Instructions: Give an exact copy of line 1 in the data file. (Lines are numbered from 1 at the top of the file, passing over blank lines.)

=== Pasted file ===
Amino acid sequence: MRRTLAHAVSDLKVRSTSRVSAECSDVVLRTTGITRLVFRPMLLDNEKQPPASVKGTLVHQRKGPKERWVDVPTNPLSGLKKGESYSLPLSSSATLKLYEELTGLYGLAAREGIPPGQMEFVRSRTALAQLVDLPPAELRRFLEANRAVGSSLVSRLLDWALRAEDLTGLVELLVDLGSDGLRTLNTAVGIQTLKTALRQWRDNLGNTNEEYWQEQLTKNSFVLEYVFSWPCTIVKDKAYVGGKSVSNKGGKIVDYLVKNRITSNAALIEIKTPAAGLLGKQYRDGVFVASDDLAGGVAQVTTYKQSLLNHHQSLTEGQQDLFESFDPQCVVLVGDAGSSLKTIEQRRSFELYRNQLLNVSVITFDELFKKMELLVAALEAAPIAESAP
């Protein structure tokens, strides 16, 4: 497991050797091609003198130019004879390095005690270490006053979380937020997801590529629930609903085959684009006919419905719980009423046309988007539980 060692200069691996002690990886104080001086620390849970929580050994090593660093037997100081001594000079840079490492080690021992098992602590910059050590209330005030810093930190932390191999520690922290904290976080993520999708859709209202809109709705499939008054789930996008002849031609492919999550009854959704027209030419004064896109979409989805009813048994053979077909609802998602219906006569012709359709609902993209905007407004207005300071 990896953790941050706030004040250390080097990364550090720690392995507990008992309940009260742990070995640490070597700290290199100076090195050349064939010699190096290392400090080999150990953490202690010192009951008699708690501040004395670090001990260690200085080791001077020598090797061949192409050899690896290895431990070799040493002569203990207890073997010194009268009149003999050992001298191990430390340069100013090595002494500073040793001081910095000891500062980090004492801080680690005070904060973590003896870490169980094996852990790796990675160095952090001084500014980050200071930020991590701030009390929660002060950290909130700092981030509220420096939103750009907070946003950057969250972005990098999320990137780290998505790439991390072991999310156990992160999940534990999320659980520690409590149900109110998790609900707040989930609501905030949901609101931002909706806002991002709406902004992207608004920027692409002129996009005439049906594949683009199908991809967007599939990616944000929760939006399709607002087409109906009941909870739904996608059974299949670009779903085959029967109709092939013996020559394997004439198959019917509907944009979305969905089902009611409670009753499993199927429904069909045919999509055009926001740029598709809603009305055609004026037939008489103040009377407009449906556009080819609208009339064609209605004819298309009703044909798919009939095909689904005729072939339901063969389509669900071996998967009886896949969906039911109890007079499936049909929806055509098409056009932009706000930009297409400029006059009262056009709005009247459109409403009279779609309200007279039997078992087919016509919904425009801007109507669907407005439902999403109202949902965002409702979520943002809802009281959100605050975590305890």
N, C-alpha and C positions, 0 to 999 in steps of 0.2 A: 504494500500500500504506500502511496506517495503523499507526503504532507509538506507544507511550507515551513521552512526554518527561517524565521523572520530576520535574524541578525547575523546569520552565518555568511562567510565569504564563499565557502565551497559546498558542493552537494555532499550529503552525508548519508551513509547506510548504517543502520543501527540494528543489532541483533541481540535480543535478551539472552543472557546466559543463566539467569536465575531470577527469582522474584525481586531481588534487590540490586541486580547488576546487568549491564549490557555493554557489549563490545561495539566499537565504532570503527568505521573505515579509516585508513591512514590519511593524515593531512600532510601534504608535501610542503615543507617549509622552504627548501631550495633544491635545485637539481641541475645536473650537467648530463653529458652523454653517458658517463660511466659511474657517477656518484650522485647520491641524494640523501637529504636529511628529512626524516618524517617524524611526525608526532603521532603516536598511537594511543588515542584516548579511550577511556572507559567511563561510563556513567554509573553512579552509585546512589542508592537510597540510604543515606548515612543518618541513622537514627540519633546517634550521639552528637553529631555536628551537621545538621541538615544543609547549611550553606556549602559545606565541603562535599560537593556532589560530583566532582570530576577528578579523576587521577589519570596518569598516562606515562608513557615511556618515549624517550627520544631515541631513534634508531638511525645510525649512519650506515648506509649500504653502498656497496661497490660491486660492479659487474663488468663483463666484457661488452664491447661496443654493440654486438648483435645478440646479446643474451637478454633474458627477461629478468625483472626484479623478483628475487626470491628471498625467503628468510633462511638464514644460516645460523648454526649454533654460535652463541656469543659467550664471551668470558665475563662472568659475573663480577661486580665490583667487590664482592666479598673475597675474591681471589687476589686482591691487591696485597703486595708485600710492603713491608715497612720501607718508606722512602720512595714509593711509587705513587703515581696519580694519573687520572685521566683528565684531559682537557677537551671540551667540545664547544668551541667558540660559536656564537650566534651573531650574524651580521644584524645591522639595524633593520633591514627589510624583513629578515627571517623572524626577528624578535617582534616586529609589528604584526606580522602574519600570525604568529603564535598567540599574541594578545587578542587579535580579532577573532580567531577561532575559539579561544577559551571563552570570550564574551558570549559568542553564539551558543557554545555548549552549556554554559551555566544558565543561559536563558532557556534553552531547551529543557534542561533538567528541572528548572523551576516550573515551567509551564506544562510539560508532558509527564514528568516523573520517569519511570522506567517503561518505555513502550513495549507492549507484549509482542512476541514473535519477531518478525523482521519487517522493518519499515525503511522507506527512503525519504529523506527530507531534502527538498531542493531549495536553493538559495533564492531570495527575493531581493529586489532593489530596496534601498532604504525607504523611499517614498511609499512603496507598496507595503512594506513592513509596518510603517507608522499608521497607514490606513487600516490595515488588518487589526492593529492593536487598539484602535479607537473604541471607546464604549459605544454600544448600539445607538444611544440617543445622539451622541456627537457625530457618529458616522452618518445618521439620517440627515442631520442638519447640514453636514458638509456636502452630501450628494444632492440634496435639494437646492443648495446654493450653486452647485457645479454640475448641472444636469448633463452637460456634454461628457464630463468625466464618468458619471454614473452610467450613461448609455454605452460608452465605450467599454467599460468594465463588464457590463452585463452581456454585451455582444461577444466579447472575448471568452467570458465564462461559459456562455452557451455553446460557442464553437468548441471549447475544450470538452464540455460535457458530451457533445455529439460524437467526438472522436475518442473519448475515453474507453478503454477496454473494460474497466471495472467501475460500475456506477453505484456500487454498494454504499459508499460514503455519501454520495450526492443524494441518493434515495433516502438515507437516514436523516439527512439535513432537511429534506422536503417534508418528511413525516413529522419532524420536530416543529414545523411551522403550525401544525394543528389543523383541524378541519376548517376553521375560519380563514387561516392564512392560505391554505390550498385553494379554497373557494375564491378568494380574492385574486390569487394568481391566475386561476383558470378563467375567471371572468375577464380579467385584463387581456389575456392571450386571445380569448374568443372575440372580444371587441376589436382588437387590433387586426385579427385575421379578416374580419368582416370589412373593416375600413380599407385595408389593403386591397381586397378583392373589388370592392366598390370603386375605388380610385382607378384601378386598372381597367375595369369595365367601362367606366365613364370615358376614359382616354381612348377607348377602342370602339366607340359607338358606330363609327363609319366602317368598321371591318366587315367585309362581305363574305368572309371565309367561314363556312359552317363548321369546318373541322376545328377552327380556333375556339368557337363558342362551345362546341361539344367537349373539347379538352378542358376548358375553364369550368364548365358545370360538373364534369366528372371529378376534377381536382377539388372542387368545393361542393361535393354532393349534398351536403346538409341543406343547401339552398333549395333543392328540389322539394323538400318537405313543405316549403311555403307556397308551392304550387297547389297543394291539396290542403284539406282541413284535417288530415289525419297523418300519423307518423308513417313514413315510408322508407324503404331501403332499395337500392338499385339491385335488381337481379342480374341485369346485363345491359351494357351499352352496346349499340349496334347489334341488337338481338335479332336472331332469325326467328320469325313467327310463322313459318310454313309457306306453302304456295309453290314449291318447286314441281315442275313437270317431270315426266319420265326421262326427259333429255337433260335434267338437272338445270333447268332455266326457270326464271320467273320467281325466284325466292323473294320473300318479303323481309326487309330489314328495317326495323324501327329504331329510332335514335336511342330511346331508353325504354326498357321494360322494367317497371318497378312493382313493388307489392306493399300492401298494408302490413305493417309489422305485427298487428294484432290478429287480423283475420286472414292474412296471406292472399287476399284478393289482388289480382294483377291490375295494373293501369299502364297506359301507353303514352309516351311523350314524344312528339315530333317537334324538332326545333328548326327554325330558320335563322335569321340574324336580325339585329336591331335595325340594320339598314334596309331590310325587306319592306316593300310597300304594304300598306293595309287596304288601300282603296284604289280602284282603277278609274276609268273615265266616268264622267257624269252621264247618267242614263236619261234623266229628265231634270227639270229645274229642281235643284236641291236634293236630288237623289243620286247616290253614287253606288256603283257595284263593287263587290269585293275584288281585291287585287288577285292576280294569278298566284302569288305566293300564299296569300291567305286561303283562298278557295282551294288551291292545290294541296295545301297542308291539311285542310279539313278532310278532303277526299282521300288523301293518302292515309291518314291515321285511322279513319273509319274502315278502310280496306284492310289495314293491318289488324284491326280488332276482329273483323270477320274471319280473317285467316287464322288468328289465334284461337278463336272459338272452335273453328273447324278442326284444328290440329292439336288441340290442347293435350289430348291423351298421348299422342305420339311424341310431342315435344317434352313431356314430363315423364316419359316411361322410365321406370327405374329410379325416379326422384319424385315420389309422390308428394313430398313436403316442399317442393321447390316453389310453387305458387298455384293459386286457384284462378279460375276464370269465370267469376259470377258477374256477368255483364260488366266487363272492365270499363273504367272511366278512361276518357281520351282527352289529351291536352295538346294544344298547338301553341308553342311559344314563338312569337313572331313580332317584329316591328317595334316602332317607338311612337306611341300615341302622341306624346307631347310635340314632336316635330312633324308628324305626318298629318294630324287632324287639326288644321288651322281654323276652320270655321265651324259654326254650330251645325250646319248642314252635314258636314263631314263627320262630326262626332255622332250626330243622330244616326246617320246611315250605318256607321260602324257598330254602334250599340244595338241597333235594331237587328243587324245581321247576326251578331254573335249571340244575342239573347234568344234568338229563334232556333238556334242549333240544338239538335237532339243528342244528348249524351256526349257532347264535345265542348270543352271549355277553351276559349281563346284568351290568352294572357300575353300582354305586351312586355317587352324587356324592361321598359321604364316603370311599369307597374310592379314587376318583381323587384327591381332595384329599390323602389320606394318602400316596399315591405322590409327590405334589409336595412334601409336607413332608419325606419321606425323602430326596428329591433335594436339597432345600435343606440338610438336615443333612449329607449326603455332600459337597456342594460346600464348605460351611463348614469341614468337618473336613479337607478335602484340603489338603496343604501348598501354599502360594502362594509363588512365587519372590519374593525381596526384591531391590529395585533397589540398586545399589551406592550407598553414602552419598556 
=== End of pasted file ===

Amino acid sequence: MRRTLAHAVSDLKVRSTSRVSAECSDVVLRTTGITRLVFRPMLLDNEKQPPASVKGTLVHQRKGPKERWVDVPTNPLSGLKKGESYSLPLSSSATLKLYEELTGLYGLAAREGIPPGQMEFVRSRTALAQLVDLPPAELRRFLEANRAVGSSLVSRLLDWALRAEDLTGLVELLVDLGSDGLRTLNTAVGIQTLKTALRQWRDNLGNTNEEYWQEQLTKNSFVLEYVFSWPCTIVKDKAYVGGKSVSNKGGKIVDYLVKNRITSNAALIEIKTPAAGLLGKQYRDGVFVASDDLAGGVAQVTTYKQSLLNHHQSLTEGQQDLFESFDPQCVVLVGDAGSSLKTIEQRRSFELYRNQLLNVSVITFDELFKKMELLVAALEAAPIAESAP